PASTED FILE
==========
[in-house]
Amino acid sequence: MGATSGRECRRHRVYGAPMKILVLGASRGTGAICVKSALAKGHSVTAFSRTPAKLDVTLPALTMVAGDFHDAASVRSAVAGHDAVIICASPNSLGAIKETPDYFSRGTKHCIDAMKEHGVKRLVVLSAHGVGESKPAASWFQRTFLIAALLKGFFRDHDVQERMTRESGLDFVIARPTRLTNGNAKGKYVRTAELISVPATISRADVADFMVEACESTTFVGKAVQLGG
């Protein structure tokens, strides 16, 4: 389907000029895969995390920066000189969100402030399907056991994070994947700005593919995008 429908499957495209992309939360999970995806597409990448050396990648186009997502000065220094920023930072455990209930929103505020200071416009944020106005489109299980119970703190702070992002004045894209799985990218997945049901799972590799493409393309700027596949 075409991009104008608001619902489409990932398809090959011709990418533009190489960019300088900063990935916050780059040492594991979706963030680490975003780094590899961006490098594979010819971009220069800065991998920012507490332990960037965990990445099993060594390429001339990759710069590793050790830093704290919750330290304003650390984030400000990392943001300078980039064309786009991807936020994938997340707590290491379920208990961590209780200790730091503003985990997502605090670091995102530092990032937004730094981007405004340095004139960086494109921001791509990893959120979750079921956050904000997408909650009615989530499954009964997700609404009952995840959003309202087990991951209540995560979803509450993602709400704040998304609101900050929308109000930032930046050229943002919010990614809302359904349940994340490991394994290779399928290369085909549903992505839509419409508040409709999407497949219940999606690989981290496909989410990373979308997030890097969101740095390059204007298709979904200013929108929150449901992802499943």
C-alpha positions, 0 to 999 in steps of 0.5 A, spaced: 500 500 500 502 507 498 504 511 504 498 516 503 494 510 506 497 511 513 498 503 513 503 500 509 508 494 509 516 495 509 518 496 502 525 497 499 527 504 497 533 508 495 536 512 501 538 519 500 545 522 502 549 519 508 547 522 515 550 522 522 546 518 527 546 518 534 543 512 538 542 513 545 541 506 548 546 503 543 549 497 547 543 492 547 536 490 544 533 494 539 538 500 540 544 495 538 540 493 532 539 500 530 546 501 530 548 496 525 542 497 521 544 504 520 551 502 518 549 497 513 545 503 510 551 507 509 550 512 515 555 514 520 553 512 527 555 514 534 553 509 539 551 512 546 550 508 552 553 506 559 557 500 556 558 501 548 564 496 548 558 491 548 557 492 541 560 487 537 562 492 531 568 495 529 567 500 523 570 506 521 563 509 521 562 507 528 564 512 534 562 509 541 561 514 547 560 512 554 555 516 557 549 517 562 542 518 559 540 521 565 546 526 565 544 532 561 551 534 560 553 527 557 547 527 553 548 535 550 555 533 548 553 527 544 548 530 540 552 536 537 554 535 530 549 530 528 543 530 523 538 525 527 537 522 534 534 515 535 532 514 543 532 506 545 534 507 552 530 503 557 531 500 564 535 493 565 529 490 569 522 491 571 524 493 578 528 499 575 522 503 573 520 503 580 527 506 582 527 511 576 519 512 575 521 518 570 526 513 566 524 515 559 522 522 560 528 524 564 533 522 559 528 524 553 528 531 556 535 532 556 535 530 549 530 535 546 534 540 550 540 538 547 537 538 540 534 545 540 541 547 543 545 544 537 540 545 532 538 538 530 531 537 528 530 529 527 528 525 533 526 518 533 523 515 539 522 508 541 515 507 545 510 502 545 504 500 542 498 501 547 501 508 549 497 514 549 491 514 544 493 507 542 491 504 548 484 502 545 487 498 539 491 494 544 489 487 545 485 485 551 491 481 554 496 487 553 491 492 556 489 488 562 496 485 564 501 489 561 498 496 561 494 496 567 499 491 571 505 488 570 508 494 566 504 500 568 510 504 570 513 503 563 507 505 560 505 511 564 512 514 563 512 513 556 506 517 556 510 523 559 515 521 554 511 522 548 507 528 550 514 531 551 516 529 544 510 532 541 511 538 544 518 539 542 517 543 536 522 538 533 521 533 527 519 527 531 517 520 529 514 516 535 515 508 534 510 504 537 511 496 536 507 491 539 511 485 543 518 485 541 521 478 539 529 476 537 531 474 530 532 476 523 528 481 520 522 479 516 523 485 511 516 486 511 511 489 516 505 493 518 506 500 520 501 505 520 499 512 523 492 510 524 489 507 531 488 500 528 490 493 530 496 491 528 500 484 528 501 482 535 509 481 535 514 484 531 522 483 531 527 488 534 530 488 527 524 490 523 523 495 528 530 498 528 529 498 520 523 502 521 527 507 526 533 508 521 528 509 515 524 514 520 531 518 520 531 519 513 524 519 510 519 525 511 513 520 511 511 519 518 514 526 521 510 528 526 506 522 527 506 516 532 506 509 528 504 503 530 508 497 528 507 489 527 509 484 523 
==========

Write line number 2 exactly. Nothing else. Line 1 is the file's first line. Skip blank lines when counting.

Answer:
Amino acid sequence: MGATSGRECRRHRVYGAPMKILVLGASRGTGAICVKSALAKGHSVTAFSRTPAKLDVTLPALTMVAGDFHDAASVRSAVAGHDAVIICASPNSLGAIKETPDYFSRGTKHCIDAMKEHGVKRLVVLSAHGVGESKPAASWFQRTFLIAALLKGFFRDHDVQERMTRESGLDFVIARPTRLTNGNAKGKYVRTAELISVPATISRADVADFMVEACESTTFVGKAVQLGG